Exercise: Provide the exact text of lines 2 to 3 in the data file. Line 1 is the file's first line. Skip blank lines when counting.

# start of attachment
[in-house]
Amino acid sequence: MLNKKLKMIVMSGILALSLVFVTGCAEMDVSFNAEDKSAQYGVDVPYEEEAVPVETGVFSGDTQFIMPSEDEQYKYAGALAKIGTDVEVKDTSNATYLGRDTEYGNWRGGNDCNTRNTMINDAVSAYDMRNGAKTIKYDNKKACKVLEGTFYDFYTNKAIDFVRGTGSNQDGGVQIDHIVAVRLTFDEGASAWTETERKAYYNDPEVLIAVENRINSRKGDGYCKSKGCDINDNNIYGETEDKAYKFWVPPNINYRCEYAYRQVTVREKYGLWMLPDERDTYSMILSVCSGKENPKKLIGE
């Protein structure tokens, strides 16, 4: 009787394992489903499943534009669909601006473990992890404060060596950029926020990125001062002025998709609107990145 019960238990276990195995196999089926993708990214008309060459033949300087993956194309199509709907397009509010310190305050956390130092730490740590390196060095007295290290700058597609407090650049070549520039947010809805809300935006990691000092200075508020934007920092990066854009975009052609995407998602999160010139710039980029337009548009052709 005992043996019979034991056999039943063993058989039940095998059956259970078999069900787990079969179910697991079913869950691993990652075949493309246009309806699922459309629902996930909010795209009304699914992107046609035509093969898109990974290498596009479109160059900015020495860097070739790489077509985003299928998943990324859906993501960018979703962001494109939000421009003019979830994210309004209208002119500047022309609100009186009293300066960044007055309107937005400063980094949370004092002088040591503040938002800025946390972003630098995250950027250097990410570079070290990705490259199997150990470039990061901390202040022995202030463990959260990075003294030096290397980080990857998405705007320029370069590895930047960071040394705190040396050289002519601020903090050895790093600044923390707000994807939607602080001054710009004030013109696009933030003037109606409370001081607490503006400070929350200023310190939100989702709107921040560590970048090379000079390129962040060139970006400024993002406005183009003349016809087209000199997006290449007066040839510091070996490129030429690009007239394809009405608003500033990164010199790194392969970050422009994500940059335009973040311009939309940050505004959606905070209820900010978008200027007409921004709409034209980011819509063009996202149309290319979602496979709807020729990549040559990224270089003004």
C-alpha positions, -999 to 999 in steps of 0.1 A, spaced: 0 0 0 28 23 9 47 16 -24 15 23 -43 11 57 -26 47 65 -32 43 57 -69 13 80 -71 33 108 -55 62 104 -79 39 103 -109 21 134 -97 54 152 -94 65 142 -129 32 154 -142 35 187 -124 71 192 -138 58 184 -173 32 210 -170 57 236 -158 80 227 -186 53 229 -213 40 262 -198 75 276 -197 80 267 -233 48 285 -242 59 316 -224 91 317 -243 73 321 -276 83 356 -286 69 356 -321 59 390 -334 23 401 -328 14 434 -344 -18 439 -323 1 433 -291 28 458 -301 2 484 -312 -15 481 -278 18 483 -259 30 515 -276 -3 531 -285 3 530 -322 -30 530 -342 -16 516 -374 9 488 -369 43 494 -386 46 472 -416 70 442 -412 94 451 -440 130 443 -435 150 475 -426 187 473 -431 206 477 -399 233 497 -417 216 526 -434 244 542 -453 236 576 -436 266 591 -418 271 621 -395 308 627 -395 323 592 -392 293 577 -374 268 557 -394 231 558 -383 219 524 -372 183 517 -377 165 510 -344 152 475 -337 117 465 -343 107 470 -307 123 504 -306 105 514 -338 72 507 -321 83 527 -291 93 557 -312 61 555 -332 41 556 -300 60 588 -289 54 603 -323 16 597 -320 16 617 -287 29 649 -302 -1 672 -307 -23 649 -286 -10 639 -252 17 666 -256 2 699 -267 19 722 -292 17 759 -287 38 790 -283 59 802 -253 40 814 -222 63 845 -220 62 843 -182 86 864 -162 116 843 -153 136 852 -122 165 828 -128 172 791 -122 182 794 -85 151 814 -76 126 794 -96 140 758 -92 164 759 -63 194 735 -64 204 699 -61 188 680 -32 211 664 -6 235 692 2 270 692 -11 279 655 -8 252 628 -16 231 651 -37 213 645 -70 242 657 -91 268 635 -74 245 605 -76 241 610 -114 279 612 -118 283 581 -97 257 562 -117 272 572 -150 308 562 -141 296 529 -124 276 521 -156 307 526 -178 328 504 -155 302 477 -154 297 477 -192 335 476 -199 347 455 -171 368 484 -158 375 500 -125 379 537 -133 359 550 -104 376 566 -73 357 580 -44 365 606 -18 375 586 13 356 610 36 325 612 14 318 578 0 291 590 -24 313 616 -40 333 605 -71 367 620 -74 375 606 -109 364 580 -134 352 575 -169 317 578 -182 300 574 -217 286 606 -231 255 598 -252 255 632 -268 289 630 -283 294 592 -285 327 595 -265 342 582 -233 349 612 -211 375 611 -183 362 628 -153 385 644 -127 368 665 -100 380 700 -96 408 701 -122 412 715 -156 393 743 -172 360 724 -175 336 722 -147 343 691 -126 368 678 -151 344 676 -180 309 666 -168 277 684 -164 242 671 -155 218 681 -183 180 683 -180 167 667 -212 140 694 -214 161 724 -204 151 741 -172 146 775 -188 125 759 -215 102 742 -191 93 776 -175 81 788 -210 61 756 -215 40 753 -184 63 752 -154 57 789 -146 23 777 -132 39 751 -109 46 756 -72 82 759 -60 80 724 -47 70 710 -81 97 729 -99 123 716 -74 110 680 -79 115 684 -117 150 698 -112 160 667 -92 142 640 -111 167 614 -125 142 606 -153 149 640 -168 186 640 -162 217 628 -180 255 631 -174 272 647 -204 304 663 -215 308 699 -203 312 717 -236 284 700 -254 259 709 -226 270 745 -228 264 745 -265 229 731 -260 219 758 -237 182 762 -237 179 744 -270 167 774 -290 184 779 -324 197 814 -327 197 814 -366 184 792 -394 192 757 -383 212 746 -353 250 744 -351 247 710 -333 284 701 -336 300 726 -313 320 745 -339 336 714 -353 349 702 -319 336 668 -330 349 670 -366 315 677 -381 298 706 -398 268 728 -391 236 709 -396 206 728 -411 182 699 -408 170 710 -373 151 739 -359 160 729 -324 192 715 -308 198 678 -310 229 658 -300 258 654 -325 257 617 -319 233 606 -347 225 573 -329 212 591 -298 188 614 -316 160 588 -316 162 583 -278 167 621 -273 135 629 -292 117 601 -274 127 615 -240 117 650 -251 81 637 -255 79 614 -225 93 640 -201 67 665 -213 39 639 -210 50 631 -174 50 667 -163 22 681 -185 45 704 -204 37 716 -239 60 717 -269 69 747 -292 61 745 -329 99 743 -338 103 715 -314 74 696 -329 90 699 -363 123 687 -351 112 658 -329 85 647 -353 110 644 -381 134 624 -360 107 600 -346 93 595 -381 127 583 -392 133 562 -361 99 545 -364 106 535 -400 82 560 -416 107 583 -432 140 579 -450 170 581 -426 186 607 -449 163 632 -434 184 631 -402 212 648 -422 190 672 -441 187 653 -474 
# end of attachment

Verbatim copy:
Amino acid sequence: MLNKKLKMIVMSGILALSLVFVTGCAEMDVSFNAEDKSAQYGVDVPYEEEAVPVETGVFSGDTQFIMPSEDEQYKYAGALAKIGTDVEVKDTSNATYLGRDTEYGNWRGGNDCNTRNTMINDAVSAYDMRNGAKTIKYDNKKACKVLEGTFYDFYTNKAIDFVRGTGSNQDGGVQIDHIVAVRLTFDEGASAWTETERKAYYNDPEVLIAVENRINSRKGDGYCKSKGCDINDNNIYGETEDKAYKFWVPPNINYRCEYAYRQVTVREKYGLWMLPDERDTYSMILSVCSGKENPKKLIGE
């Protein structure tokens, strides 16, 4: 009787394992489903499943534009669909601006473990992890404060060596950029926020990125001062002025998709609107990145 019960238990276990195995196999089926993708990214008309060459033949300087993956194309199509709907397009509010310190305050956390130092730490740590390196060095007295290290700058597609407090650049070549520039947010809805809300935006990691000092200075508020934007920092990066854009975009052609995407998602999160010139710039980029337009548009052709 005992043996019979034991056999039943063993058989039940095998059956259970078999069900787990079969179910697991079913869950691993990652075949493309246009309806699922459309629902996930909010795209009304699914992107046609035509093969898109990974290498596009479109160059900015020495860097070739790489077509985003299928998943990324859906993501960018979703962001494109939000421009003019979830994210309004209208002119500047022309609100009186009293300066960044007055309107937005400063980094949370004092002088040591503040938002800025946390972003630098995250950027250097990410570079070290990705490259199997150990470039990061901390202040022995202030463990959260990075003294030096290397980080990857998405705007320029370069590895930047960071040394705190040396050289002519601020903090050895790093600044923390707000994807939607602080001054710009004030013109696009933030003037109606409370001081607490503006400070929350200023310190939100989702709107921040560590970048090379000079390129962040060139970006400024993002406005183009003349016809087209000199997006290449007066040839510091070996490129030429690009007239394809009405608003500033990164010199790194392969970050422009994500940059335009973040311009939309940050505004959606905070209820900010978008200027007409921004709409034209980011819509063009996202149309290319979602496979709807020729990549040559990224270089003004």